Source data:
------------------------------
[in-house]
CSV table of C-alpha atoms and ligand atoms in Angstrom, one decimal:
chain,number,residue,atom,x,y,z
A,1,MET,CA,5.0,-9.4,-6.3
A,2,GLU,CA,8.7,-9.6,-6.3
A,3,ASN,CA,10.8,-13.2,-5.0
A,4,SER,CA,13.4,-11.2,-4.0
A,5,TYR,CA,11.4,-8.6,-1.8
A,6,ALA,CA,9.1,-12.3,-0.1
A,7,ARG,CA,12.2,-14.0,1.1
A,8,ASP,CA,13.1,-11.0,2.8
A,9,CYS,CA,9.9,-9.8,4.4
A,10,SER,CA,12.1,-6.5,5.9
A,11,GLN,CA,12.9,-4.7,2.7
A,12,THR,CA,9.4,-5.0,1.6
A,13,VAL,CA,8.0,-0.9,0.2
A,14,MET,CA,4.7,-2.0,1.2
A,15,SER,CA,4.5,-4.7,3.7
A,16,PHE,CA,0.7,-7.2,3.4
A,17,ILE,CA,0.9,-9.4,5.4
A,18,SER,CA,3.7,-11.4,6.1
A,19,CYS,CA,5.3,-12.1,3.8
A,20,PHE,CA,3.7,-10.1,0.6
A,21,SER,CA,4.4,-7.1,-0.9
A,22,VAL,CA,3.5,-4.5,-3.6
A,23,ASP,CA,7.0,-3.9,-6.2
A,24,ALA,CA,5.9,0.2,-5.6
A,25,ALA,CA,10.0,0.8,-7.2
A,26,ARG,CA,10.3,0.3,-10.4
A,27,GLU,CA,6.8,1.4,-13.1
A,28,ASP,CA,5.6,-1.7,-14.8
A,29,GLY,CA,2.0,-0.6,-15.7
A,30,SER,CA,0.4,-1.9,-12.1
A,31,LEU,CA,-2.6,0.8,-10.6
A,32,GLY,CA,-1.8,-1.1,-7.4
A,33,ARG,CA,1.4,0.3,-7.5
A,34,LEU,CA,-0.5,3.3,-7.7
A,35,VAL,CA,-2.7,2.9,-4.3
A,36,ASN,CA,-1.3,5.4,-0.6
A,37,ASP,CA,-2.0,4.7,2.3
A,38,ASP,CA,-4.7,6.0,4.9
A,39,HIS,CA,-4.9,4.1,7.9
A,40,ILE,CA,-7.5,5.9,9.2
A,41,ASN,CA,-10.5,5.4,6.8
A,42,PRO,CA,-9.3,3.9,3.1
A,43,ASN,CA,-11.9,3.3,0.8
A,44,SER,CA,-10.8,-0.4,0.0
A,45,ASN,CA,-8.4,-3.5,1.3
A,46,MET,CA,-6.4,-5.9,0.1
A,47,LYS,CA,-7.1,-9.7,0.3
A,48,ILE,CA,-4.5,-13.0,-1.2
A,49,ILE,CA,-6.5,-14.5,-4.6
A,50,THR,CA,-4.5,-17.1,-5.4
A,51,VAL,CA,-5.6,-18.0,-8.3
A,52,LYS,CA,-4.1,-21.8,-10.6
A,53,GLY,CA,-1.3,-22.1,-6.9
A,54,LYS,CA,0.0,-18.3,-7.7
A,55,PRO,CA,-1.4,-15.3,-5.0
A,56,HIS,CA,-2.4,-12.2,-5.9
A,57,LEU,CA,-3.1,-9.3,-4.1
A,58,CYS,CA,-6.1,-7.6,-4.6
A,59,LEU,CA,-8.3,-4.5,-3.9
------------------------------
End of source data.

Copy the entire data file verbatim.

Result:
[in-house]
CSV table of C-alpha atoms and ligand atoms in Angstrom, one decimal:
chain,number,residue,atom,x,y,z
A,1,MET,CA,5.0,-9.4,-6.3
A,2,GLU,CA,8.7,-9.6,-6.3
A,3,ASN,CA,10.8,-13.2,-5.0
A,4,SER,CA,13.4,-11.2,-4.0
A,5,TYR,CA,11.4,-8.6,-1.8
A,6,ALA,CA,9.1,-12.3,-0.1
A,7,ARG,CA,12.2,-14.0,1.1
A,8,ASP,CA,13.1,-11.0,2.8
A,9,CYS,CA,9.9,-9.8,4.4
A,10,SER,CA,12.1,-6.5,5.9
A,11,GLN,CA,12.9,-4.7,2.7
A,12,THR,CA,9.4,-5.0,1.6
A,13,VAL,CA,8.0,-0.9,0.2
A,14,MET,CA,4.7,-2.0,1.2
A,15,SER,CA,4.5,-4.7,3.7
A,16,PHE,CA,0.7,-7.2,3.4
A,17,ILE,CA,0.9,-9.4,5.4
A,18,SER,CA,3.7,-11.4,6.1
A,19,CYS,CA,5.3,-12.1,3.8
A,20,PHE,CA,3.7,-10.1,0.6
A,21,SER,CA,4.4,-7.1,-0.9
A,22,VAL,CA,3.5,-4.5,-3.6
A,23,ASP,CA,7.0,-3.9,-6.2
A,24,ALA,CA,5.9,0.2,-5.6
A,25,ALA,CA,10.0,0.8,-7.2
A,26,ARG,CA,10.3,0.3,-10.4
A,27,GLU,CA,6.8,1.4,-13.1
A,28,ASP,CA,5.6,-1.7,-14.8
A,29,GLY,CA,2.0,-0.6,-15.7
A,30,SER,CA,0.4,-1.9,-12.1
A,31,LEU,CA,-2.6,0.8,-10.6
A,32,GLY,CA,-1.8,-1.1,-7.4
A,33,ARG,CA,1.4,0.3,-7.5
A,34,LEU,CA,-0.5,3.3,-7.7
A,35,VAL,CA,-2.7,2.9,-4.3
A,36,ASN,CA,-1.3,5.4,-0.6
A,37,ASP,CA,-2.0,4.7,2.3
A,38,ASP,CA,-4.7,6.0,4.9
A,39,HIS,CA,-4.9,4.1,7.9
A,40,ILE,CA,-7.5,5.9,9.2
A,41,ASN,CA,-10.5,5.4,6.8
A,42,PRO,CA,-9.3,3.9,3.1
A,43,ASN,CA,-11.9,3.3,0.8
A,44,SER,CA,-10.8,-0.4,0.0
A,45,ASN,CA,-8.4,-3.5,1.3
A,46,MET,CA,-6.4,-5.9,0.1
A,47,LYS,CA,-7.1,-9.7,0.3
A,48,ILE,CA,-4.5,-13.0,-1.2
A,49,ILE,CA,-6.5,-14.5,-4.6
A,50,THR,CA,-4.5,-17.1,-5.4
A,51,VAL,CA,-5.6,-18.0,-8.3
A,52,LYS,CA,-4.1,-21.8,-10.6
A,53,GLY,CA,-1.3,-22.1,-6.9
A,54,LYS,CA,0.0,-18.3,-7.7
A,55,PRO,CA,-1.4,-15.3,-5.0
A,56,HIS,CA,-2.4,-12.2,-5.9
A,57,LEU,CA,-3.1,-9.3,-4.1
A,58,CYS,CA,-6.1,-7.6,-4.6
A,59,LEU,CA,-8.3,-4.5,-3.9